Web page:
“The term reflects the primary white supremacist worldview that unless immediate action is taken, the white race is doomed to extinction.”
The messages read “The Holocaust did not happen” and “Shut your lying Jew mouth and stay away from our white youth.”
In neo-Nazi videogames, users act out violent anti-Semitic, anti-black and anti-Muslim fantasies.
“Right-wing extremists have been one of the largest and most consistent sources of domestic terror incidents in the United States for many years.”
“I don’t feel the need to tell them I’m not Jewish. It would make me feel that I’m a moral coward for throwing Jews under the bus.”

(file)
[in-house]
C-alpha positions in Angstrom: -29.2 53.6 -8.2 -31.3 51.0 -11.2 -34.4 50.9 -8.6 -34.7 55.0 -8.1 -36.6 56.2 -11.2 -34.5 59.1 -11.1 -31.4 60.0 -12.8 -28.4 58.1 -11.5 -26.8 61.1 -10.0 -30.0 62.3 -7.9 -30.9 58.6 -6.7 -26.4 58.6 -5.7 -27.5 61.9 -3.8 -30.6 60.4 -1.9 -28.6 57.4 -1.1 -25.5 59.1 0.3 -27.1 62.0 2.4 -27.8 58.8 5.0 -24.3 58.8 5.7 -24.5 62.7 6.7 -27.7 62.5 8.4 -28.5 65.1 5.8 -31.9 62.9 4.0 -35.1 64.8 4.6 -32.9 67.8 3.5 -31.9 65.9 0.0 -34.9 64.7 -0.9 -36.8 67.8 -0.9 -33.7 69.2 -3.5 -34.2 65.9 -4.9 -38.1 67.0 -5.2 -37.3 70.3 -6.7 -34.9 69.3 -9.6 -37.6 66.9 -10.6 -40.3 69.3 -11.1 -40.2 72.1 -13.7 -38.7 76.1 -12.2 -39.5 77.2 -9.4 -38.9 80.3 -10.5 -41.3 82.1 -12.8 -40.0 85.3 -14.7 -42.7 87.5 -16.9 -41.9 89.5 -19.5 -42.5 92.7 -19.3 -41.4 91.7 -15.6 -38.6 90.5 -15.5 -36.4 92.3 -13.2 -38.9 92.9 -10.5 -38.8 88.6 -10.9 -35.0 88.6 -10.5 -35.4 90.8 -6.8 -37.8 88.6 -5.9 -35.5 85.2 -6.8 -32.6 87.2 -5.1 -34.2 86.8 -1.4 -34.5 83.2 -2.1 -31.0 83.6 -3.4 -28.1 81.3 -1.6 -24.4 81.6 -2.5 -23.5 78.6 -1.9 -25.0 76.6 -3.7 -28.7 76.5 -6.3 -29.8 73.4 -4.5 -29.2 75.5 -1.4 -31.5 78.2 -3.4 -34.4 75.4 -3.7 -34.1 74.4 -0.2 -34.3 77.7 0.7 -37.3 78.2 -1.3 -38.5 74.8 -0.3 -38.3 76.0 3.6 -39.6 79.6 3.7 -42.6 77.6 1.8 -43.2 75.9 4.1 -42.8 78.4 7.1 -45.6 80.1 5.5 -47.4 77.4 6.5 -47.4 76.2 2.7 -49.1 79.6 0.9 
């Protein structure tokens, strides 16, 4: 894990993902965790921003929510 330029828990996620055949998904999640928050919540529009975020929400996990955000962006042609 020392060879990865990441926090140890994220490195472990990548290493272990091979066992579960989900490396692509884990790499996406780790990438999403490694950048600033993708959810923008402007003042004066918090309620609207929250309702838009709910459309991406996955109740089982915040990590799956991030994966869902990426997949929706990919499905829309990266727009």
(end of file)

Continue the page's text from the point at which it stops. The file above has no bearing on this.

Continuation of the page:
“Our goal is to spread National Socialism and Hitlerism across the world.”
“We can’t just pretend they don’t exist and continue to push them under the rug,” said one student about white supremacists on her campus.
In the past six months, Life After Hate, an organization devoted to reforming violent extremists, mainly members of white supremacy groups, has seen a spike in calls. The number of inquires from people reaching out to seek help for their loved ones reached an all time high.
The future of dozens of programs aimed at countering white nationalist extremism is unclear following a decision by the Trump administration to put their funding on hold.
White nationalists and the “alt-right” feel betrayed by Trump.